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Agriculture, Ecosystems & Environment
Vol. 206, 2015, Pages: 46–59

Physico-chemical properties and microbial responses in biochar-amended soils: Mechanisms and future directions

Shamim Gul, Joann K. Whalen, Ben W. Thomas, Vanita Sachdeva, Hongyuan Deng

Department of Natural Resource Sciences, Macdonald Campus, McGill University, 21 111 Lakeshore Road, Ste-Anne-de-Bellevue, Quebec H9X 3V9, Canada.


Soil microbial communities are responsive to biochar amendments. As the residence time of biochar in soil is expected to be hundreds to thousands of years, the changes in microbial community structure and functions could persist for a long period of time. Given that biochar is being applied as a soil amendment in many parts of the world, the long-term consequences for soil microbial communities need to be considered. The objective of this review is to document how biochar creates new habitats and changes the soil environment for microorganisms, which may lead to changes in microbial abundance, community structure and activities. Our meta-analysis revealed that slow pyrolyzed biochars produced from various feedstocks at temperatures from 300 °C to 600 °C consistently increased some physico-chemical properties (i.e., pH, cation exchange capacity and aggregation) and microbial parameters (i.e., abundance and community structure of microorganisms) in a vast number of soils during short (≤90 days) laboratory incubations and longer (1–3 years) field studies. The biochar-mediated changes in soil physico-chemical and biological properties appeared to be a function of soil texture and biochar type based on its feedstock and production temperature, which determines key biochar characteristics such as surface area, porosity and pH. Biochars derived from manure or crop residue feedstocks tend to promote microbial abundance more than wood-derived biochars. Biochars derived from wood and other lignocellulosic-rich feedstocks tend to exhibit beneficial effects on soil microbial abundance later (≥60 days) than biochars from manure or crop residue feedstocks. Coarse textured soils tend to have less aggregation, lower microbial biomass and lower enzyme activities when amended with slow pyrolyzed biochars produced at high temperatures (>600 °C), but these biochars did not affect the physico-chemical and biological properties of clayey soils. Further research is needed to evaluate the magnitude of biochar influence on soil microbial abundance and activities considering (1) the biochar particle size, surface area, porosity, nutrient content and pH, and (2) the soil organic matter (SOM) content and microbial abundance of the soil matrix. Once the microbial activities in the biochar–soil system are understood, they can be manipulated through organic and inorganic fertilizer applications to sustain or improve agricultural crop production.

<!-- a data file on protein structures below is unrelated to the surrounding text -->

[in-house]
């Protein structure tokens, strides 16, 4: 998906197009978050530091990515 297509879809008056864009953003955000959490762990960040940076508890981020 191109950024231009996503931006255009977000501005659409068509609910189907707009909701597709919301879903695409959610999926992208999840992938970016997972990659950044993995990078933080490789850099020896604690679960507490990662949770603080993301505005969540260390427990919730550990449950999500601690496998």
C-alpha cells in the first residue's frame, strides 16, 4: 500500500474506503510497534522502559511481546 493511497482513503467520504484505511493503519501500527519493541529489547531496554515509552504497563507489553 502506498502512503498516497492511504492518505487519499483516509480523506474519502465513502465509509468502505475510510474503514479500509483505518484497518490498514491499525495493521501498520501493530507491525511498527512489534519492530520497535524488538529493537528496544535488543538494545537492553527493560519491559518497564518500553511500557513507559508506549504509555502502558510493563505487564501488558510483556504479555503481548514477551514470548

Keywords: Biochar production temperature; Pyrolysis feedstocks; Biochar–microbial interactions; Soil microbial biomass; Microbial community structure; pH; Texture.

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